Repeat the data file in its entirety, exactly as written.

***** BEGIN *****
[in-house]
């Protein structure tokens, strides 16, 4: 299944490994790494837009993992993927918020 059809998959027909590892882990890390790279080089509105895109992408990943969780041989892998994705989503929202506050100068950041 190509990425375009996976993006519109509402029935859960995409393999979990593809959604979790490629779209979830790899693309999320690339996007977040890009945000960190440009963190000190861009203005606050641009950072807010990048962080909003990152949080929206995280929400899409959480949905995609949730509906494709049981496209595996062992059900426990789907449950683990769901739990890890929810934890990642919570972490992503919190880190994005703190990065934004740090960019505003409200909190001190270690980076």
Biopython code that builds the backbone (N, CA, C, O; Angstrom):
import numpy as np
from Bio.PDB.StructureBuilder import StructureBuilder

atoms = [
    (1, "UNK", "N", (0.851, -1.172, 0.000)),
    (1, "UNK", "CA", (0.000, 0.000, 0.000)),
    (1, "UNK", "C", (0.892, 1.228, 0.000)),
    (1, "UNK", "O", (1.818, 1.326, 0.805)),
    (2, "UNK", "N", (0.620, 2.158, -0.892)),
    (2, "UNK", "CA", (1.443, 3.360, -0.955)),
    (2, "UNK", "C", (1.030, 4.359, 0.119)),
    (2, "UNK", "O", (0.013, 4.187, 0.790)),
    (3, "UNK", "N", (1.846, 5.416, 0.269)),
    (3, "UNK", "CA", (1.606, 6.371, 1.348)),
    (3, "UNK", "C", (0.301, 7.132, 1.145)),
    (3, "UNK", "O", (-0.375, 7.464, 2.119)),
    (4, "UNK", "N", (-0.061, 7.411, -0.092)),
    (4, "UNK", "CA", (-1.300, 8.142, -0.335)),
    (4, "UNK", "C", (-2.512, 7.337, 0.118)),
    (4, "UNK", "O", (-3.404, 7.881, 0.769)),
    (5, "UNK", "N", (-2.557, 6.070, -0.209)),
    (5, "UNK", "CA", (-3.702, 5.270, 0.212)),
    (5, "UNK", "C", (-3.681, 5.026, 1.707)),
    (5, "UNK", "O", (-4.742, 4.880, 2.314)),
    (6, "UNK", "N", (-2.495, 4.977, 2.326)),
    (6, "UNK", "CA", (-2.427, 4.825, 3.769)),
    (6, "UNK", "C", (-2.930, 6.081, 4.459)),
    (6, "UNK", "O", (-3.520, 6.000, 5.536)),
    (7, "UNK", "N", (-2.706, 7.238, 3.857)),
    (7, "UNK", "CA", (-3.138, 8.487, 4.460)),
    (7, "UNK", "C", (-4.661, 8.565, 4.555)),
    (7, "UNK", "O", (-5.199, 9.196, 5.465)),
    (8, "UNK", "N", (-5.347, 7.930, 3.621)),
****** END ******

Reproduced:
[in-house]
């Protein structure tokens, strides 16, 4: 299944490994790494837009993992993927918020 059809998959027909590892882990890390790279080089509105895109992408990943969780041989892998994705989503929202506050100068950041 190509990425375009996976993006519109509402029935859960995409393999979990593809959604979790490629779209979830790899693309999320690339996007977040890009945000960190440009963190000190861009203005606050641009950072807010990048962080909003990152949080929206995280929400899409959480949905995609949730509906494709049981496209595996062992059900426990789907449950683990769901739990890890929810934890990642919570972490992503919190880190994005703190990065934004740090960019505003409200909190001190270690980076």
Biopython code that builds the backbone (N, CA, C, O; Angstrom):
import numpy as np
from Bio.PDB.StructureBuilder import StructureBuilder

atoms = [
    (1, "UNK", "N", (0.851, -1.172, 0.000)),
    (1, "UNK", "CA", (0.000, 0.000, 0.000)),
    (1, "UNK", "C", (0.892, 1.228, 0.000)),
    (1, "UNK", "O", (1.818, 1.326, 0.805)),
    (2, "UNK", "N", (0.620, 2.158, -0.892)),
    (2, "UNK", "CA", (1.443, 3.360, -0.955)),
    (2, "UNK", "C", (1.030, 4.359, 0.119)),
    (2, "UNK", "O", (0.013, 4.187, 0.790)),
    (3, "UNK", "N", (1.846, 5.416, 0.269)),
    (3, "UNK", "CA", (1.606, 6.371, 1.348)),
    (3, "UNK", "C", (0.301, 7.132, 1.145)),
    (3, "UNK", "O", (-0.375, 7.464, 2.119)),
    (4, "UNK", "N", (-0.061, 7.411, -0.092)),
    (4, "UNK", "CA", (-1.300, 8.142, -0.335)),
    (4, "UNK", "C", (-2.512, 7.337, 0.118)),
    (4, "UNK", "O", (-3.404, 7.881, 0.769)),
    (5, "UNK", "N", (-2.557, 6.070, -0.209)),
    (5, "UNK", "CA", (-3.702, 5.270, 0.212)),
    (5, "UNK", "C", (-3.681, 5.026, 1.707)),
    (5, "UNK", "O", (-4.742, 4.880, 2.314)),
    (6, "UNK", "N", (-2.495, 4.977, 2.326)),
    (6, "UNK", "CA", (-2.427, 4.825, 3.769)),
    (6, "UNK", "C", (-2.930, 6.081, 4.459)),
    (6, "UNK", "O", (-3.520, 6.000, 5.536)),
    (7, "UNK", "N", (-2.706, 7.238, 3.857)),
    (7, "UNK", "CA", (-3.138, 8.487, 4.460)),
    (7, "UNK", "C", (-4.661, 8.565, 4.555)),
    (7, "UNK", "O", (-5.199, 9.196, 5.465)),
    (8, "UNK", "N", (-5.347, 7.930, 3.621)),